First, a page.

Dose-management software does the job when the job is monitoring CT technologists in real time to sharpen their attentiveness to radiation exposure.
The results show up in the form of fewer dose notifications due to human error than tallied without the software, according to a study conducted in Switzerland and posted online ahead of print in the American Journal of Roentgenology.
Led by Christina Heilmaier, MD, researchers at Triemli Hospital in Zurich analyzed dose data from two CT machines—one scanning mainly routine outpatients, the other mainly emergency and ICU patients—before and after implementation of the software.
The before group comprised 3,214 exams; the after, 3,199.
The software helped cut the overall dose-notification almost in half, pushing it from 210 human-error alerts in the before group (6.5 percent) down to 120 in the after (3.8 percent).
The notifications were mainly spurred by patient miscentering (45 percent before, 23 percent after), overweight patients (35 percent before, 49 percent after) and scanning repetition (10 percent before, 15 percent after).
While dose notifications due to overweight patients and scanning repetition were higher in the after group, the relative values of the differences were statistically insignificant.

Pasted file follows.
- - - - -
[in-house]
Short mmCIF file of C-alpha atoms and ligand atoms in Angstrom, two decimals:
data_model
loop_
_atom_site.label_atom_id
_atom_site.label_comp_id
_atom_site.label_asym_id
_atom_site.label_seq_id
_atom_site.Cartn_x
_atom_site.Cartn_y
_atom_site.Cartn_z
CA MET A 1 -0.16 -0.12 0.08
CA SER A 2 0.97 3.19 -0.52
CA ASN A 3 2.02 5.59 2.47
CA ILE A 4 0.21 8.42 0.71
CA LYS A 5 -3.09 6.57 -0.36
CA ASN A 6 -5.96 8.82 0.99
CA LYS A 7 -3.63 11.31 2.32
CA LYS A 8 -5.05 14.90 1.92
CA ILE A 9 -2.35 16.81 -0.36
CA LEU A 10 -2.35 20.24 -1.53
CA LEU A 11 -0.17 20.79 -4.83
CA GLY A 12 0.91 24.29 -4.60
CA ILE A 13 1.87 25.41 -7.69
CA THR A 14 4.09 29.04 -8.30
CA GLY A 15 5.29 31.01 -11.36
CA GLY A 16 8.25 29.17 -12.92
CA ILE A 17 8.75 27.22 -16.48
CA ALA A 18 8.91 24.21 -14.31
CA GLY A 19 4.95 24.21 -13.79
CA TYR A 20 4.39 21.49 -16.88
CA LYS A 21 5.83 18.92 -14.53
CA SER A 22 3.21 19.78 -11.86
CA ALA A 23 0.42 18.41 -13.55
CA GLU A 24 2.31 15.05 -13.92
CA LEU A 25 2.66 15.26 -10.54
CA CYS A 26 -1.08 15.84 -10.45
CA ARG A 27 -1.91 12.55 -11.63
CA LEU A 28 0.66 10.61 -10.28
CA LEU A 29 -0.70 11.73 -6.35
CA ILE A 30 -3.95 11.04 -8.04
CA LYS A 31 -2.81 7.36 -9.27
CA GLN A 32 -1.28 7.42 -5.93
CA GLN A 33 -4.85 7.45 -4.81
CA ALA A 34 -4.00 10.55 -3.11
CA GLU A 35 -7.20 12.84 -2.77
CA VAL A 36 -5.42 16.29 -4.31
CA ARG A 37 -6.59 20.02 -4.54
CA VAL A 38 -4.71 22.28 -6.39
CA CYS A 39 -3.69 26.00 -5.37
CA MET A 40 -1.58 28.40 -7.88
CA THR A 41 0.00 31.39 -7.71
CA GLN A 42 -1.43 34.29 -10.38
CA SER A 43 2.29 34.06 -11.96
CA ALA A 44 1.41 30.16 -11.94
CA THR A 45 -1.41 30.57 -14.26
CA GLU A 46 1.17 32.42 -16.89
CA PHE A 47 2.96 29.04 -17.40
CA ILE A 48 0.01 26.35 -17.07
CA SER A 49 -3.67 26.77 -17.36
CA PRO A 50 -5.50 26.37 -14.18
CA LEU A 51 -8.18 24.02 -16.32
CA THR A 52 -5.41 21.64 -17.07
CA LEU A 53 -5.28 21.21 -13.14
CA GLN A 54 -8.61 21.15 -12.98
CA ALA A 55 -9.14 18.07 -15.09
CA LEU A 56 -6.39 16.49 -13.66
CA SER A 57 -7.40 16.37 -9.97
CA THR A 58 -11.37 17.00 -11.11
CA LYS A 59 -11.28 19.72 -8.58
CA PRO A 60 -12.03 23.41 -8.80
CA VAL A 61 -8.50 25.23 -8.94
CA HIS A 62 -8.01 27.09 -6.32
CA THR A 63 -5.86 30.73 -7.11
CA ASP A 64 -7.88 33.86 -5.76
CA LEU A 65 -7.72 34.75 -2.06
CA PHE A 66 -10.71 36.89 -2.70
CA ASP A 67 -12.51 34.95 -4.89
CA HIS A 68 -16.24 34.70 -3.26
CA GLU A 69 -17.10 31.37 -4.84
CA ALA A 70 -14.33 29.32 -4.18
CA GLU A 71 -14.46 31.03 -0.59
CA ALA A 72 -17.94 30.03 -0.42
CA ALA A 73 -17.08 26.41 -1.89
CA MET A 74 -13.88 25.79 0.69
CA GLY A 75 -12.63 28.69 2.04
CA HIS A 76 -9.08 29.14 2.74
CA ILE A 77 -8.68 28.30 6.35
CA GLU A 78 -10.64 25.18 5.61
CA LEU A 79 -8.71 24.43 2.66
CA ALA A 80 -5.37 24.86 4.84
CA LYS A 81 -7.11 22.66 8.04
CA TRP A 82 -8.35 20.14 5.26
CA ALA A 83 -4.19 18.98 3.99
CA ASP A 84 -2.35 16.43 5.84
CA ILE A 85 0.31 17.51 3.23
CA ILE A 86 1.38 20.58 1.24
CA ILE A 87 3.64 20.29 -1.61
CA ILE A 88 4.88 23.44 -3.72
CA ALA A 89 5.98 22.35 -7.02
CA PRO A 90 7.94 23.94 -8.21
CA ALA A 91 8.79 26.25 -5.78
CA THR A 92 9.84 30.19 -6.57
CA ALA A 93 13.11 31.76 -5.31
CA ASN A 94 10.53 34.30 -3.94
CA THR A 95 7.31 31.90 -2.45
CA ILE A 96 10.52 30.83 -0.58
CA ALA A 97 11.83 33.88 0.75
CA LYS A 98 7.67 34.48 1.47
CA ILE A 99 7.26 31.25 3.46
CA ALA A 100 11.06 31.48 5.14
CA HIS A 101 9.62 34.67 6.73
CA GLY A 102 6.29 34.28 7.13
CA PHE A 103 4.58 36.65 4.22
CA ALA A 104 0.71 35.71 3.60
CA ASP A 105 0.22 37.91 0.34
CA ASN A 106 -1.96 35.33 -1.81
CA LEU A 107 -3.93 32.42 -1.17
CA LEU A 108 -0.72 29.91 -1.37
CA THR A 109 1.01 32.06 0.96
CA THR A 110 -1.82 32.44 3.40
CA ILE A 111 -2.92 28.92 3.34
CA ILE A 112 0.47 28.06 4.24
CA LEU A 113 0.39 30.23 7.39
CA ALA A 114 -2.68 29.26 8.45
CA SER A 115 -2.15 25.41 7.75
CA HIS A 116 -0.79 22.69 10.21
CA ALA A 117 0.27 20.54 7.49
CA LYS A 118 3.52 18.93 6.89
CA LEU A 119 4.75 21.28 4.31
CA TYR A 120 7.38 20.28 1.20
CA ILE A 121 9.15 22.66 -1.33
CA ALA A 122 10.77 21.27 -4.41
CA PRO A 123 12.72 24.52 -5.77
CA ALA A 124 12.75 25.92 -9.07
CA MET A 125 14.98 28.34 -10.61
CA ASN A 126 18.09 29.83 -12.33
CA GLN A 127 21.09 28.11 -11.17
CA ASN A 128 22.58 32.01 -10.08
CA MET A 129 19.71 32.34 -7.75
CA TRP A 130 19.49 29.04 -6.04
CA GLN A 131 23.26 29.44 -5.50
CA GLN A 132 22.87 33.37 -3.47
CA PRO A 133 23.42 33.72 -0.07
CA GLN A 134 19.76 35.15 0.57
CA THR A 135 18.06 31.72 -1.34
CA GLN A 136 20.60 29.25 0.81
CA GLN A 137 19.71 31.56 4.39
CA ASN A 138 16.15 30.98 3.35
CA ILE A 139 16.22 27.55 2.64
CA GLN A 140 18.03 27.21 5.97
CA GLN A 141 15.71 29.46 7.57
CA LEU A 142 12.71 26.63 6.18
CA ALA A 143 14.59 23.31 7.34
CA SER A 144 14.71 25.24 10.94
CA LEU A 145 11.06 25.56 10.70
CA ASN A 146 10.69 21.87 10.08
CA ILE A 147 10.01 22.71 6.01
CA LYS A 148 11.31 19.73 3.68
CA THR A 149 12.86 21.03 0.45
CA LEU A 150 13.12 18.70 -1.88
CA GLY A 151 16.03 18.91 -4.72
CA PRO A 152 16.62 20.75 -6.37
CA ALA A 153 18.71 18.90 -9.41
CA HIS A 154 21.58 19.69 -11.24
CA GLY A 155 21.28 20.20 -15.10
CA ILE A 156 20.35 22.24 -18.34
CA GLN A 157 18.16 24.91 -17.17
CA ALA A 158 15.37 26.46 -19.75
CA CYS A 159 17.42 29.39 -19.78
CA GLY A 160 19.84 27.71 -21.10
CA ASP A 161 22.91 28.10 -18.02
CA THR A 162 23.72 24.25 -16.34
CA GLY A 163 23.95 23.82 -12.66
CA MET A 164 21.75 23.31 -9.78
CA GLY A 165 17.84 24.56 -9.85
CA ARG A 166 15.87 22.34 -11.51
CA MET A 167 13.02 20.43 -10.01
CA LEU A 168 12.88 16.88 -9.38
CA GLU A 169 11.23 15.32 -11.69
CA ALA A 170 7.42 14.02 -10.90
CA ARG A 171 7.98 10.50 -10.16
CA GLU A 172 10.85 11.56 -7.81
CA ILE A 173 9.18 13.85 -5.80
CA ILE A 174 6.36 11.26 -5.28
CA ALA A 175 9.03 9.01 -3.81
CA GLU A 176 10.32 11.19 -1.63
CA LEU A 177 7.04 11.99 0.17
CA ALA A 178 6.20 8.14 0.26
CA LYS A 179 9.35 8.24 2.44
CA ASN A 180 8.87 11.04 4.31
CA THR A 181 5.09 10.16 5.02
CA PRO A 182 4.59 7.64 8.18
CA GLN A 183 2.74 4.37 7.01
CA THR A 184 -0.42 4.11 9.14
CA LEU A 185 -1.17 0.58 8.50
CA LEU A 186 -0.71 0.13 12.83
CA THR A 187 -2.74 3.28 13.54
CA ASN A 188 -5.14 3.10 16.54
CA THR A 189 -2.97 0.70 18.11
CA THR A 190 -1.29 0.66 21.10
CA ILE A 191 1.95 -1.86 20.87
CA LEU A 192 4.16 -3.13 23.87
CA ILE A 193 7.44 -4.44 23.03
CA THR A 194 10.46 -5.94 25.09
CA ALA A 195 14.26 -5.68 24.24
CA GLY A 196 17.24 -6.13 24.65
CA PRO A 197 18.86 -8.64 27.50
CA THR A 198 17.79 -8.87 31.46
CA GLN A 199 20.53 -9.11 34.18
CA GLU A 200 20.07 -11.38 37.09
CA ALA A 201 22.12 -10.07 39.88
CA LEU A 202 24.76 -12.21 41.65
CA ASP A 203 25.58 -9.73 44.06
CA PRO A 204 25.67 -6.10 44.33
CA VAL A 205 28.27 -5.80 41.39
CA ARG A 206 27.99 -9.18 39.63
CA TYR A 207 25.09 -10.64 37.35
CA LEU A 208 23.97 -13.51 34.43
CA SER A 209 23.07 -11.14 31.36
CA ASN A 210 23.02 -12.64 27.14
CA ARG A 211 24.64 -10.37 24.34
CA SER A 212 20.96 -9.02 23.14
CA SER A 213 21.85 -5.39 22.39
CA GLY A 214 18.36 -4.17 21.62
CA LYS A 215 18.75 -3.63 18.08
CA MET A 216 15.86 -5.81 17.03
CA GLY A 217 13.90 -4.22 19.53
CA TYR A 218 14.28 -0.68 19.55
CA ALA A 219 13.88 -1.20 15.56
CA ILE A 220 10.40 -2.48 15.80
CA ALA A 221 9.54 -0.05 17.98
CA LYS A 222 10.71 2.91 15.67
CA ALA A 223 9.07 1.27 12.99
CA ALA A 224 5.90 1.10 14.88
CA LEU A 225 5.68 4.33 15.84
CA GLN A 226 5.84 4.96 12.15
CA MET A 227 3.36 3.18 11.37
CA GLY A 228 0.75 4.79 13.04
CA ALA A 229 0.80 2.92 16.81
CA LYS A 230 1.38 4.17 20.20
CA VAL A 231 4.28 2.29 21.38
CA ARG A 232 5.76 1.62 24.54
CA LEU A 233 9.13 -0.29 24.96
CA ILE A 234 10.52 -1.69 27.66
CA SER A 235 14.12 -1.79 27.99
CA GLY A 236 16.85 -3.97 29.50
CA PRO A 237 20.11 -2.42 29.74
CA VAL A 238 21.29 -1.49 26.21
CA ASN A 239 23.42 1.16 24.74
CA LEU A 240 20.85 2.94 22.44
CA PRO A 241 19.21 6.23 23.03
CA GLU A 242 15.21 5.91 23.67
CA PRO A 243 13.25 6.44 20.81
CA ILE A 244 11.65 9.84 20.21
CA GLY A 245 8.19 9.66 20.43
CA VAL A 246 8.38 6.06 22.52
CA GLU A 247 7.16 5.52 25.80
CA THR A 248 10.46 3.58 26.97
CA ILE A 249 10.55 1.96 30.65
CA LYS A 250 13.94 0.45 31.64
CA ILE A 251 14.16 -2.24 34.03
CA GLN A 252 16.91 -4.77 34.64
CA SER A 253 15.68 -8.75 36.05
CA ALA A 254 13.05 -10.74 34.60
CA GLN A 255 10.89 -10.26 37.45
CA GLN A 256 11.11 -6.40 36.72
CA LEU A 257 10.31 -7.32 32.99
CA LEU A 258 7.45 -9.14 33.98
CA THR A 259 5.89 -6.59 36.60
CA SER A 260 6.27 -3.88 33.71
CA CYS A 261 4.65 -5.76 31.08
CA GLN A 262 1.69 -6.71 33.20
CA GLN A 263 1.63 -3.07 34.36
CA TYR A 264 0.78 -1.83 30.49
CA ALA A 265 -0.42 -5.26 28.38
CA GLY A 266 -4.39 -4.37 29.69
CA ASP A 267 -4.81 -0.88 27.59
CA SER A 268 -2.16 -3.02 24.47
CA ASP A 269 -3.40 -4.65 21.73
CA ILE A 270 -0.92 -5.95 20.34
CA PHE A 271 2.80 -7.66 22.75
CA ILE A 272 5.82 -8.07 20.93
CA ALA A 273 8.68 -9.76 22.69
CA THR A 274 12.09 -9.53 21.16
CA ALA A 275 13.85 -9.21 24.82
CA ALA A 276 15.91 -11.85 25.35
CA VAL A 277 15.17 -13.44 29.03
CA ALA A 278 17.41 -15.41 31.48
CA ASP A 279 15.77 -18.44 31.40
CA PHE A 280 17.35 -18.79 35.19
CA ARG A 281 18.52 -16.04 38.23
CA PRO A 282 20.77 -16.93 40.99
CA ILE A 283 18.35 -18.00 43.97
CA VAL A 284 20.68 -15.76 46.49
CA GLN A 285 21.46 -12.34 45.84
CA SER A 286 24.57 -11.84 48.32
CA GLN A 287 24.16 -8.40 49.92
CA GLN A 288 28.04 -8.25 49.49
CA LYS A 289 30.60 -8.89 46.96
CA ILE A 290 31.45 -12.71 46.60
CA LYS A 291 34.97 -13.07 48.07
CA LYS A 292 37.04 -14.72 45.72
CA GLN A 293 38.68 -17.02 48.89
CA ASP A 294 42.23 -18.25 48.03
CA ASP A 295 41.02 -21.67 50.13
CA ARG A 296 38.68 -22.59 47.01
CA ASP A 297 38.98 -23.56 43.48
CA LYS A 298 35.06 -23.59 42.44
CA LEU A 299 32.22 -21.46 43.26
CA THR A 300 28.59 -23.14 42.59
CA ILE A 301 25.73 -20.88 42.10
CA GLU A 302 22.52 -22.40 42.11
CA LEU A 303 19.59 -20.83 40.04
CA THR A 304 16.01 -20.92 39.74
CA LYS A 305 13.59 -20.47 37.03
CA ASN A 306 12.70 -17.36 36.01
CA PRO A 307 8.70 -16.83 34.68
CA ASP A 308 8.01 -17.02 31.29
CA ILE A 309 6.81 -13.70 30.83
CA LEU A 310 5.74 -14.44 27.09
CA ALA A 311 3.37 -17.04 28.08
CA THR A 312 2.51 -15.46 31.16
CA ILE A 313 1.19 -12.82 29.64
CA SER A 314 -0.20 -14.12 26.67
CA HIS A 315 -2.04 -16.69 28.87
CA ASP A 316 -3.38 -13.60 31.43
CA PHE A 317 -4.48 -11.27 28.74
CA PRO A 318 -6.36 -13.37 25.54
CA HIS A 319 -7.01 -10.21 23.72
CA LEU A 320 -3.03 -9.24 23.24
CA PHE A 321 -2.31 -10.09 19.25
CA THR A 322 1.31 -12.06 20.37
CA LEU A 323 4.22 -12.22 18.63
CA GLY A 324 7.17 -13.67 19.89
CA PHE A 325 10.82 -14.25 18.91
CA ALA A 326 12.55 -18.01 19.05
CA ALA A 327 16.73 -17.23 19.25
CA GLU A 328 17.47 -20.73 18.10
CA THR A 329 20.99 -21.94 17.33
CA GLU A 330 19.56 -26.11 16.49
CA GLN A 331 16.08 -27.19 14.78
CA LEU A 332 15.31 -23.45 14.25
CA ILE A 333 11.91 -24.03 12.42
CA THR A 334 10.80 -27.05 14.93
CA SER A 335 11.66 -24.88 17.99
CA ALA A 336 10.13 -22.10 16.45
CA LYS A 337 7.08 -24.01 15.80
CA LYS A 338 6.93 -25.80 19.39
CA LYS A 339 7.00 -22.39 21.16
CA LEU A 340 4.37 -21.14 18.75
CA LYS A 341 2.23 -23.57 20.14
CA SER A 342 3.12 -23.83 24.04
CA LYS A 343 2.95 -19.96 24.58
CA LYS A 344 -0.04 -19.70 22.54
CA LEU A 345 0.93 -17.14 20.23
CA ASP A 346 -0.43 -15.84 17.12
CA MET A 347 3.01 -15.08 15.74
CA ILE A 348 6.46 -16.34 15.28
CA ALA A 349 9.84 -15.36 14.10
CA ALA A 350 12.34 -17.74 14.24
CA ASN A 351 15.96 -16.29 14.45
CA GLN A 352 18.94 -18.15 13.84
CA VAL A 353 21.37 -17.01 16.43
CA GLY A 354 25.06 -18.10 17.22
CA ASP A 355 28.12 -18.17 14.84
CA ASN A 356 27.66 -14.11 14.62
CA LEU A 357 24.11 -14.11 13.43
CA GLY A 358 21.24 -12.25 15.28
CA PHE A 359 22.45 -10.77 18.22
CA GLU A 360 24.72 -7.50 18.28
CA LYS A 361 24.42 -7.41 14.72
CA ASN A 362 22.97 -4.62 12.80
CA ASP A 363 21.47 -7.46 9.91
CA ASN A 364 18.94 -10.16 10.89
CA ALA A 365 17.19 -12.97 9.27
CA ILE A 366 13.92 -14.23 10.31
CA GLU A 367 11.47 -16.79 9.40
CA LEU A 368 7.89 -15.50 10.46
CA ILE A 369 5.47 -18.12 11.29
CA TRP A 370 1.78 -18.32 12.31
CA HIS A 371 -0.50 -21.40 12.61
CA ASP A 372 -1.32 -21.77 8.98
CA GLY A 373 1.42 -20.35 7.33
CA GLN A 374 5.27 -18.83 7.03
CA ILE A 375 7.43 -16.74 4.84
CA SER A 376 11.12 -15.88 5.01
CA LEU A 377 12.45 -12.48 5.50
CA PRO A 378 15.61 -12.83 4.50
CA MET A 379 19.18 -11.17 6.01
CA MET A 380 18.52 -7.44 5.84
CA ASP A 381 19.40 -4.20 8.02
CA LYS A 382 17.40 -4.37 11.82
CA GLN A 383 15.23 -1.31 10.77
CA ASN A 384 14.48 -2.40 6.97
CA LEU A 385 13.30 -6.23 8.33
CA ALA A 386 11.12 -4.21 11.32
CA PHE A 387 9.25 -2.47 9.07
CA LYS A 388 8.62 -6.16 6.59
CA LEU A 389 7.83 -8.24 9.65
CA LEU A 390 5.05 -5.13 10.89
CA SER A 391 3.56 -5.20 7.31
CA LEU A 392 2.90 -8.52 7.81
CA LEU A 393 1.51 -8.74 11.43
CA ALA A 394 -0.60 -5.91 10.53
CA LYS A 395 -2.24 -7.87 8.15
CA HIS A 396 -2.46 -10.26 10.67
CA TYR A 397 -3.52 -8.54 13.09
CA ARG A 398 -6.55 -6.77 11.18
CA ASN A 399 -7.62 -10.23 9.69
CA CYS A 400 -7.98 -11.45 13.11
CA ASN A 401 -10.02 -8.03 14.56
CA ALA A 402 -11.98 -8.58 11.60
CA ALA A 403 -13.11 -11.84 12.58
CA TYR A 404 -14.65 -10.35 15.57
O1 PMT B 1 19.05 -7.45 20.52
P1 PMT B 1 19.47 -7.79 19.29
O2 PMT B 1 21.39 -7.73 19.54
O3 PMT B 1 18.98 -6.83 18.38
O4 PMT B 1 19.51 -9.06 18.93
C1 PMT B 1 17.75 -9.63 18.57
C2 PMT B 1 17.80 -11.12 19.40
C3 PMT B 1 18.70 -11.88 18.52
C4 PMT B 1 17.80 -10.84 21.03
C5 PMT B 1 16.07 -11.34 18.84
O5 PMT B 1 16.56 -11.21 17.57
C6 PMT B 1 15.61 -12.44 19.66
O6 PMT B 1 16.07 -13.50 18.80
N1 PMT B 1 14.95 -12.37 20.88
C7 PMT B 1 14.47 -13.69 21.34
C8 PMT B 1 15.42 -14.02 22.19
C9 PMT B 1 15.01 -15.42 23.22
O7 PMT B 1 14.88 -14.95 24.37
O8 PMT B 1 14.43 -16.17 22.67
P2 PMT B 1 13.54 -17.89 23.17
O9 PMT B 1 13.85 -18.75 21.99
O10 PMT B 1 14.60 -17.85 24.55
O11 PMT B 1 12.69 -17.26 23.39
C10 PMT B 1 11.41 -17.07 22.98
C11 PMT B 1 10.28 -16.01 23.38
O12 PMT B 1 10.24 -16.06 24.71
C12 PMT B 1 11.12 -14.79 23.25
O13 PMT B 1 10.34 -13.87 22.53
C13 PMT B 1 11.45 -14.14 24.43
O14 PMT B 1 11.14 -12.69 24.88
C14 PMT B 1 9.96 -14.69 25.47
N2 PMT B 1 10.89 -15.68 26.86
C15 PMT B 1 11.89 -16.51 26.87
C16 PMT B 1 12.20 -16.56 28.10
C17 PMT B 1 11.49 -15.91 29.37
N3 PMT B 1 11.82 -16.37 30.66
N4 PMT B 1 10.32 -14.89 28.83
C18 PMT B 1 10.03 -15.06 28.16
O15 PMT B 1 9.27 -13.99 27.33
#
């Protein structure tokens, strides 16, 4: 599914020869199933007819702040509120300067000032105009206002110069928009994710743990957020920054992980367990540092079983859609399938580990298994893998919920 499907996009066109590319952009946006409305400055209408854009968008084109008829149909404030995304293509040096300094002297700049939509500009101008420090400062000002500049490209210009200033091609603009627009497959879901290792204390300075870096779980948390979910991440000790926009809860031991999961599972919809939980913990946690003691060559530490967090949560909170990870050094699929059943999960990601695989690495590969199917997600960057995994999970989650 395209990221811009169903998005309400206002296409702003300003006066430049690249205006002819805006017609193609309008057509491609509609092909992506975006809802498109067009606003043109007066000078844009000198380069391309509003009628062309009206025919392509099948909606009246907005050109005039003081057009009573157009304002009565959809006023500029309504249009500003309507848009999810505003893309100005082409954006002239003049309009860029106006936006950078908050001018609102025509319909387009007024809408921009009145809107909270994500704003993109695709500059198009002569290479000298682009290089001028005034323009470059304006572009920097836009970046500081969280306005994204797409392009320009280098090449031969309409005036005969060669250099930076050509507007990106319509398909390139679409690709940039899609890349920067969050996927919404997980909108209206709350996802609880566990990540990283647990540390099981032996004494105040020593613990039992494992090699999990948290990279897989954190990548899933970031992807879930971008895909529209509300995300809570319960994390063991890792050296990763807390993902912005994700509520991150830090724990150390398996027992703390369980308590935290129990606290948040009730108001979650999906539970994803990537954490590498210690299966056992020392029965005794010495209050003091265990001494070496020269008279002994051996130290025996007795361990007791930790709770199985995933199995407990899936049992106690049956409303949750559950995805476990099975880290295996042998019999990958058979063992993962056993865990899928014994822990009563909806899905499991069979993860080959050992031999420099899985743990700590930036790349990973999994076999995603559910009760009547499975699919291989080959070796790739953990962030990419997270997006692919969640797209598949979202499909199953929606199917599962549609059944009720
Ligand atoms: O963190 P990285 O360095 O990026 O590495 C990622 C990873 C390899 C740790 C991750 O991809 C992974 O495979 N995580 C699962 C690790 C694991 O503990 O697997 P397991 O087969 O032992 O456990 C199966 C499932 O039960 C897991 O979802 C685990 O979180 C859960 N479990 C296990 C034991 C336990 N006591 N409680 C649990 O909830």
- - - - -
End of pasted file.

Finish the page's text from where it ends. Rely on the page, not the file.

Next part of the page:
Meanwhile, miscentering was more often seen on the routine CTs than the emergency exams—and it was much less of a problem in the after group (94 instances before, 27 after).
Among the study’s limitations were that its CT machines were from a single vendor and that the researchers could not rule out the possibility that some notifications traced not to just one factor but to combinations of two or more.
In their discussion, Heilmaier et al. note that, in contrast to the National Electrical Manufacturers Association’s free-for-downloading Dose Check, “in which technologists are informed before the acquisition when scanning settings would likely exceed predefined dose thresholds, the recently launched dose management software programs offer detailed dose data on completion of acquisition.”
They conclude the results of their study show that “the implementation of real-time monitoring of patient dose with dose management software increases CT technologists’ dose awareness and leads to a reduced number of dose notifications due to human error.”